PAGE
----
In reference to yesterday’s pop quiz, the correct answer is nest #2. Off topic: even if this topic doesn’t interest you, scroll down to “placket size” for a critically important tip regarding the difference between a pattern made by someone lacking production experience, and one made by someone with a lot of experience.
I rejected Nest 1 and requested Nest 2, with panels nested so the AH [armhole] base is at the same level (X-coordinate). With the second nest, it only took me few seconds to figure out that they were not grading this correctly. The correct grade was supposed to be:
- A total length grade of 3/4″.
- The AH depth is about 1/3 of total length.
- The Side seam is about 2/3 of total length.
But as you can see from the corrected nest (#2), the grade of the AH depth was 1/2″ (see shoulder) and the side seam only 1/4″(see sweep).
In children’s garments, depending on the styling and owing to their shorter torsos, it is occasionally conceivable that a grade could be split fifty-fifty. However, under no circumstances would it be correct for the upper half of the torso (AH and shoulder line) to comprise two-thirds of the total grade as it was in this case. Ever. In order to readily discern these proportions, it is traditional to align the nest along the AH horizontal plane. That plane is the zero point.
Regarding the horizontal line placed in the nests, this was a match stripe. Todd correctly answered all of the questions including the bonus question saying
I’m looking at the front of a shirt…It has a horizontal stripe matching line perhaps. I would prefer to work with the second nest because I can make out the armholes and necklines distinctly. The grader may have been trying to simplify the first set by using the placket and stripe matching line as the reference for the rest of the nest.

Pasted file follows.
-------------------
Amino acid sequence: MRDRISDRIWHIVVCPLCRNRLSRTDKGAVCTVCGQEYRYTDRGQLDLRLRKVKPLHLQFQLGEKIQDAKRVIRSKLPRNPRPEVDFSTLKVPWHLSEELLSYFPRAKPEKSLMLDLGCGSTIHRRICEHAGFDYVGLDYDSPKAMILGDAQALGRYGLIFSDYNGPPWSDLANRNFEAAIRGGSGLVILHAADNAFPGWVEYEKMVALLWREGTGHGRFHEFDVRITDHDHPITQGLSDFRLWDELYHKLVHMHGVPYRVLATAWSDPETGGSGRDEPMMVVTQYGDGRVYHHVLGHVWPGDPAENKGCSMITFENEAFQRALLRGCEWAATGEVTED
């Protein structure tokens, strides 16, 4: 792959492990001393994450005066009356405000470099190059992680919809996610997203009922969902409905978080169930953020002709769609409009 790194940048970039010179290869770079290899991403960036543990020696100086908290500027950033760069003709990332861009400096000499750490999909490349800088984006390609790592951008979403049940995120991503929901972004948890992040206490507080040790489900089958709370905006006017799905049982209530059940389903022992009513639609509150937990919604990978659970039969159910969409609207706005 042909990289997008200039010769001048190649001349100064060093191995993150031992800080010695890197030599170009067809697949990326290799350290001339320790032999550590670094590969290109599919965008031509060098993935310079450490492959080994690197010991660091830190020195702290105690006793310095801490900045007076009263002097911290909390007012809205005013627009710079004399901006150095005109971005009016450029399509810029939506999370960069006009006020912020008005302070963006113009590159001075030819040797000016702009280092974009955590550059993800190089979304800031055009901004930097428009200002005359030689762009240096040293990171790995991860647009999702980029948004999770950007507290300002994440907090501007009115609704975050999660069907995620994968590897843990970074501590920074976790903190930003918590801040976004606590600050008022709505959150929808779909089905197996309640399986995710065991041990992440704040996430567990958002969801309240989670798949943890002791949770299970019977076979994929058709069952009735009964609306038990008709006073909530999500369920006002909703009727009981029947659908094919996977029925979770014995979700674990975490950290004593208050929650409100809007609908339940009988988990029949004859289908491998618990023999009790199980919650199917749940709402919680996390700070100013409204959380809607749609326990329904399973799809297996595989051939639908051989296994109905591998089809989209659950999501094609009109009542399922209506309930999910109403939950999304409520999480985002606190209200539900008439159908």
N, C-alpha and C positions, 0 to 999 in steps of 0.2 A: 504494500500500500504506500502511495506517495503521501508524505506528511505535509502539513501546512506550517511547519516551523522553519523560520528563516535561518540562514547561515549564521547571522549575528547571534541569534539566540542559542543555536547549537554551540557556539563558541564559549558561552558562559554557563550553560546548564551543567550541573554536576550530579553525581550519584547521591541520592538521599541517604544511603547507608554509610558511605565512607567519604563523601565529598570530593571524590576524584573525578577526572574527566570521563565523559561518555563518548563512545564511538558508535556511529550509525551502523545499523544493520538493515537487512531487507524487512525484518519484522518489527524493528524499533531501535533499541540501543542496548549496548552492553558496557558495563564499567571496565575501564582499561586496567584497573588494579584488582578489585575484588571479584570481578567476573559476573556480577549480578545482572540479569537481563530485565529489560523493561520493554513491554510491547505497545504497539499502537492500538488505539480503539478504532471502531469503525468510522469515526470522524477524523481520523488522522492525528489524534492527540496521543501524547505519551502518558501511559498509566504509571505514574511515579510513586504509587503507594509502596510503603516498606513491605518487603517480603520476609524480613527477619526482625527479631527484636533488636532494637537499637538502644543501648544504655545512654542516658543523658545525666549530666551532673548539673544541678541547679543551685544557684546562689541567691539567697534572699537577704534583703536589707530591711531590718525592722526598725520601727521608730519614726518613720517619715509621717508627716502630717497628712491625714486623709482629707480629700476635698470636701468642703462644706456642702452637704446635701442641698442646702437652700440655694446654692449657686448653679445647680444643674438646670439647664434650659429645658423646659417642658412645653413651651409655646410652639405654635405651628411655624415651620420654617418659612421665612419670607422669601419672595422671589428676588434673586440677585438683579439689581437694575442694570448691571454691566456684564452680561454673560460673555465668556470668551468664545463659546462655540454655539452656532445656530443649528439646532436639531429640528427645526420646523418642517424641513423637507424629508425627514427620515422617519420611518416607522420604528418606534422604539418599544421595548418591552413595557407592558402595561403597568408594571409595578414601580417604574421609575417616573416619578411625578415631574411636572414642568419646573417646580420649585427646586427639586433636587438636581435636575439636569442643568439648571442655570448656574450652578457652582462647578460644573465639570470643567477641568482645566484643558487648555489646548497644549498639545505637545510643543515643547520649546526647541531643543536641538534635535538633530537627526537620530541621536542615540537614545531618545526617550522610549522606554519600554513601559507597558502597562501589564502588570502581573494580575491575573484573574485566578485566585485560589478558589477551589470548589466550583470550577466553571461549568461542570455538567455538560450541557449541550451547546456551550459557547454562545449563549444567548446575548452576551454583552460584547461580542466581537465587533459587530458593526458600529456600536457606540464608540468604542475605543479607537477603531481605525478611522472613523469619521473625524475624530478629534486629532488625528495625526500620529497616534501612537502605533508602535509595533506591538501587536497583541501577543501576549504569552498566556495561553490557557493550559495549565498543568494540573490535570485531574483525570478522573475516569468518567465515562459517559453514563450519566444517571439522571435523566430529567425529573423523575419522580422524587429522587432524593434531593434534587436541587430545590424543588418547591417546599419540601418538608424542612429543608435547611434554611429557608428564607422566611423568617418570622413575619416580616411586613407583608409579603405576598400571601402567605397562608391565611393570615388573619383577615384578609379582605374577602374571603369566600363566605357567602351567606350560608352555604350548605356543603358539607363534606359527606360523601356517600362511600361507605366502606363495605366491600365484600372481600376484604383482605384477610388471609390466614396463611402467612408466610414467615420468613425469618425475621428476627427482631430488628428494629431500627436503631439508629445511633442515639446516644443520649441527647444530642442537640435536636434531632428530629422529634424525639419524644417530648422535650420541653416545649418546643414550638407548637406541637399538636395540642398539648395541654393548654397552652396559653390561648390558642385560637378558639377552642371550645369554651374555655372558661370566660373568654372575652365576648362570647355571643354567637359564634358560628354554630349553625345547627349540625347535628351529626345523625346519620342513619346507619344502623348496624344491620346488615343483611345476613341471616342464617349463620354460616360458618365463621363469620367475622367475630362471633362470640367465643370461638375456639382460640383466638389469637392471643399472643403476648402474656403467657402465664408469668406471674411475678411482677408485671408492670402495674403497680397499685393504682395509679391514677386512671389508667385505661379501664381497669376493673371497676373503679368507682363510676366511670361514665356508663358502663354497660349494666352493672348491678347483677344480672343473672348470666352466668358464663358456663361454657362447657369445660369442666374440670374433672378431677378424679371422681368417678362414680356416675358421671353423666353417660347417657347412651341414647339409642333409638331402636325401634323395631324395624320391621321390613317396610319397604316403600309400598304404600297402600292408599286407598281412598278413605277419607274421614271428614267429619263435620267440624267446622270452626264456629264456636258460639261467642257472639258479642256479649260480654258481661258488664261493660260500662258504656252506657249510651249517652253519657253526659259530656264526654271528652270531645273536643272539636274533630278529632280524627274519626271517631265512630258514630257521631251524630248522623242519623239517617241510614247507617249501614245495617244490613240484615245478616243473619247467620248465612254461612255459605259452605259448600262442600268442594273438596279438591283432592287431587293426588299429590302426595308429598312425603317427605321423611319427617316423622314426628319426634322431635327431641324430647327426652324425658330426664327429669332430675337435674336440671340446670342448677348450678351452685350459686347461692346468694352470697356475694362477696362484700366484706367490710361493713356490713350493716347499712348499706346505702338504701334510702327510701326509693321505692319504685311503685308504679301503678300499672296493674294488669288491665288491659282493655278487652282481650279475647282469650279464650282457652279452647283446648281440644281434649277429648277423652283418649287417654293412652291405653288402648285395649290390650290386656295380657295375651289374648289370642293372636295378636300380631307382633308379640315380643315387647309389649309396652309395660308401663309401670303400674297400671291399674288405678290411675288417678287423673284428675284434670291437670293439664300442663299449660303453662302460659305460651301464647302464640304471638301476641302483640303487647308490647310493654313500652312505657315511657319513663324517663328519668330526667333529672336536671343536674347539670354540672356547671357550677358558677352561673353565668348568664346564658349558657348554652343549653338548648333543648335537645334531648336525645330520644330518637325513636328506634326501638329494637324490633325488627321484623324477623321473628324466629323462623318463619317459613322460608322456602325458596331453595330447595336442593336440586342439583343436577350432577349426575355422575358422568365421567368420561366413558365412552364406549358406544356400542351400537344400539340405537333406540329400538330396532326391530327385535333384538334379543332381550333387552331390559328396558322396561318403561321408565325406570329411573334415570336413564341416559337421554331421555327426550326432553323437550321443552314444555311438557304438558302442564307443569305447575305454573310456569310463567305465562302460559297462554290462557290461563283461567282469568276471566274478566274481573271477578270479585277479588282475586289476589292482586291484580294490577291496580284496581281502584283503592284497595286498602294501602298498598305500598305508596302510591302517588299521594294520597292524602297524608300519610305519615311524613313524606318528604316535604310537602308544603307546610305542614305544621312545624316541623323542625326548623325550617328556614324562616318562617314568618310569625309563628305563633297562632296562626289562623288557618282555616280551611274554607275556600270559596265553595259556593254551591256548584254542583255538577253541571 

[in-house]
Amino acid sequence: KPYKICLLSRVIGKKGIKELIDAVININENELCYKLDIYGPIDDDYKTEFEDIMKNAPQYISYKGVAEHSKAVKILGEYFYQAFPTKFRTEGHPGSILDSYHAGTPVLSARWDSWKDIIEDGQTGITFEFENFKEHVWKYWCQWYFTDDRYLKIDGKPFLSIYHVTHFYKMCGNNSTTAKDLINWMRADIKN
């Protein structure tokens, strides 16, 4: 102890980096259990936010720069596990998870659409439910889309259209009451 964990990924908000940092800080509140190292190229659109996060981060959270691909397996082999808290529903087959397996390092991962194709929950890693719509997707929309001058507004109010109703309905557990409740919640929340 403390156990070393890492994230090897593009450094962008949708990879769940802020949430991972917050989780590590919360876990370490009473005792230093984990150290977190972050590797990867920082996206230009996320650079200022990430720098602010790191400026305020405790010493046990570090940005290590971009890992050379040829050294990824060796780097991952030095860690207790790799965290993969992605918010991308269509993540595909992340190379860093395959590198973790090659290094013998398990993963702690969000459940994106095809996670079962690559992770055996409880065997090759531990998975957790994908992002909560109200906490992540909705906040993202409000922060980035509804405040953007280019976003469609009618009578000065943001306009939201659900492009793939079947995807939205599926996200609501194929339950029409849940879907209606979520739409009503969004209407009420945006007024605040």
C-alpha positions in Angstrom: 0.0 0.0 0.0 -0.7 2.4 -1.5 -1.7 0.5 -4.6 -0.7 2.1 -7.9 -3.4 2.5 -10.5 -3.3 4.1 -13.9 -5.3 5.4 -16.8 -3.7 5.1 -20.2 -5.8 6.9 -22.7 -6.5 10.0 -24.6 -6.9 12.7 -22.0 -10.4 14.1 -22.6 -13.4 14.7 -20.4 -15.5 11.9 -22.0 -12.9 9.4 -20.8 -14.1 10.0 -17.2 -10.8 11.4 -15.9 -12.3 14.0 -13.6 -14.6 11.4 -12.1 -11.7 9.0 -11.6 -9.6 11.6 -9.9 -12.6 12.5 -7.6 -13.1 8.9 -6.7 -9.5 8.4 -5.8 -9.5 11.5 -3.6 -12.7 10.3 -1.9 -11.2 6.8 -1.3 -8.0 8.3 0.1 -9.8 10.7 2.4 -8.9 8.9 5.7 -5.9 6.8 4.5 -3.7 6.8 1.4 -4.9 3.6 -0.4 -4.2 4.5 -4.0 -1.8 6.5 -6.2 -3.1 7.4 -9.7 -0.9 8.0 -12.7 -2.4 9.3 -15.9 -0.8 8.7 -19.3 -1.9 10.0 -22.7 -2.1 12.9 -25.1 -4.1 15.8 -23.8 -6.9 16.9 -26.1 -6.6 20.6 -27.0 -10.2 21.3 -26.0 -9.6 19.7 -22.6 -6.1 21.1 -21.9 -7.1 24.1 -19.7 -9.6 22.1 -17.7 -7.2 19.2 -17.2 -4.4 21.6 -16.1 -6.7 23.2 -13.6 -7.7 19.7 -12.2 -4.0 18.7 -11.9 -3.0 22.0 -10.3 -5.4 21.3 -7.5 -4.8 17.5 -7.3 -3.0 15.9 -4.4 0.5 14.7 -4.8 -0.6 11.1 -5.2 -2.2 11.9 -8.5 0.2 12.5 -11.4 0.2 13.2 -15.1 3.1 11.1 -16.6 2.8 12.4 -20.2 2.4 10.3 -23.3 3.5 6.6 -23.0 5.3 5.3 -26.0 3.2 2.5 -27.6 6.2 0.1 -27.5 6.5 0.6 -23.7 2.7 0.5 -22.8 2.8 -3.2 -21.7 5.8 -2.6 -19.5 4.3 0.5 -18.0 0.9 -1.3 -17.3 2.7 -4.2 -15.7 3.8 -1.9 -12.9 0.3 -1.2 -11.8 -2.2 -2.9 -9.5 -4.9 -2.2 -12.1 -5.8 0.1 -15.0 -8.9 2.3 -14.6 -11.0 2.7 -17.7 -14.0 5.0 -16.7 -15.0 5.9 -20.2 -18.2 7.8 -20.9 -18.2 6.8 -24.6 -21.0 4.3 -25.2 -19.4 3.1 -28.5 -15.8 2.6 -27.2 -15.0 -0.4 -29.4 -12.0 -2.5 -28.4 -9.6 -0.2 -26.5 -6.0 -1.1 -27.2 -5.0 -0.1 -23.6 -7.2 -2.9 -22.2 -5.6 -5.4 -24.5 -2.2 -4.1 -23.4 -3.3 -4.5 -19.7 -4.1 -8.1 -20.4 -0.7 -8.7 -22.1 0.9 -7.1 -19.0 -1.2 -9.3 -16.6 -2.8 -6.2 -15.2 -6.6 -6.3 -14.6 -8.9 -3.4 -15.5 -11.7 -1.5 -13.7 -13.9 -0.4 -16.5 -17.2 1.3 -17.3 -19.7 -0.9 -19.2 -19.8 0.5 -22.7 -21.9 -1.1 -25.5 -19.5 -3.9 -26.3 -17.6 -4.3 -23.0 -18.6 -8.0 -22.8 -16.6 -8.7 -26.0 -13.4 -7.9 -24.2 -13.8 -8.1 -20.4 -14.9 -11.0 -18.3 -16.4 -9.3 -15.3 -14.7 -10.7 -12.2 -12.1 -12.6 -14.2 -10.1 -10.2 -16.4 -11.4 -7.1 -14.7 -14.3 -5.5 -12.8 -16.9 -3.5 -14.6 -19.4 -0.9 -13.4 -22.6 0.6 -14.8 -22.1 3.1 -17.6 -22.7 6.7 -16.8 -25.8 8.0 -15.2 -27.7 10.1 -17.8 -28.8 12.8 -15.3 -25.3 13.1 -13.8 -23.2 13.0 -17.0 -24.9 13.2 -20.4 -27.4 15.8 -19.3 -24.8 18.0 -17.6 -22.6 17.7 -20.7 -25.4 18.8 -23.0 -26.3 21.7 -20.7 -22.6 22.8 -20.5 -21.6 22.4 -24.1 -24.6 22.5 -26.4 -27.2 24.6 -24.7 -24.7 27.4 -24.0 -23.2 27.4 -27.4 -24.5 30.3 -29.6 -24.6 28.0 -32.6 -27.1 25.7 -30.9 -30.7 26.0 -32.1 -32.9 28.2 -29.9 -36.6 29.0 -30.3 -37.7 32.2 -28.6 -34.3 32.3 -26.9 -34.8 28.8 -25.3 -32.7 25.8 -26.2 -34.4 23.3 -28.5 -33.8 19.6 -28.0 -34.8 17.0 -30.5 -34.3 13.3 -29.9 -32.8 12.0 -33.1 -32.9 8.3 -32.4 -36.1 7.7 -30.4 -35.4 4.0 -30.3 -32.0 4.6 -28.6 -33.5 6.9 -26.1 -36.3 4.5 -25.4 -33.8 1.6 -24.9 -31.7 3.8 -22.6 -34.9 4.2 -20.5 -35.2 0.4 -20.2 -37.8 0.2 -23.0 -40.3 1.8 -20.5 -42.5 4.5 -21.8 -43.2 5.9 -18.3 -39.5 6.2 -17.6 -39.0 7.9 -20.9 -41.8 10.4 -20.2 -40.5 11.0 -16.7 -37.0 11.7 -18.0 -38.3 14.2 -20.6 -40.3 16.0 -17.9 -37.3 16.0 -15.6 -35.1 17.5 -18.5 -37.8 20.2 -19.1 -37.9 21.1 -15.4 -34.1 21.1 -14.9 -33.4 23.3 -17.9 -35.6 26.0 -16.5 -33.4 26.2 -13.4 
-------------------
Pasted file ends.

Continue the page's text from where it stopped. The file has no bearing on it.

I think some people went off tangent on the placket length. It is more typical for placket length (and welt pocket length) to be the same across a spread of sizes because placket making (and welt pocket making) are automated and the machine is set to a specific length. It’s not like home sewing or sample making where you just sew short. Larger concerns -companies who’d make golf shirts like this for kids- are not concerned about altering the placket machine to shorten or lengthen the placket by an 1/8th of an inch per size. It’s too costly to adjust the machine every time that operator gets a bundle of a different size. It’s not going to happen. Or, it will cost more to organize the variously sized bundles, grouping them together so the machine is adjusted as few times as possible.
By the way, this is just one difference between a pattern made by a “first” pattern maker, and one made by a production pattern maker. This is why a contractor prefers patterns from someone they’ve worked with before. This is not to say you shouldn’t have your placket grow in relation to sizes, not at all, but it will cost more. To keep costs contained, the sorting system will require extra care. Secondly, again in reference to a not production ready pattern, a contractor may not realize you’ve marked the placket for different lengths until they’re sewing it (unless they’ve seen the nest, properly nested of course). In the marker, that placket length will be marked with drill holes. Once drilled, the plackets must be sewn to whatever length you’ve marked, incurring costs neither party expected. For this reason, the cost of your production run may be higher than quoted. This is why contractors prefer to work with pattern makers who know how to make production ready patterns. Likewise, this is a good reason to hire a specialist in your product type.
There’s other production pattern making tips in my book.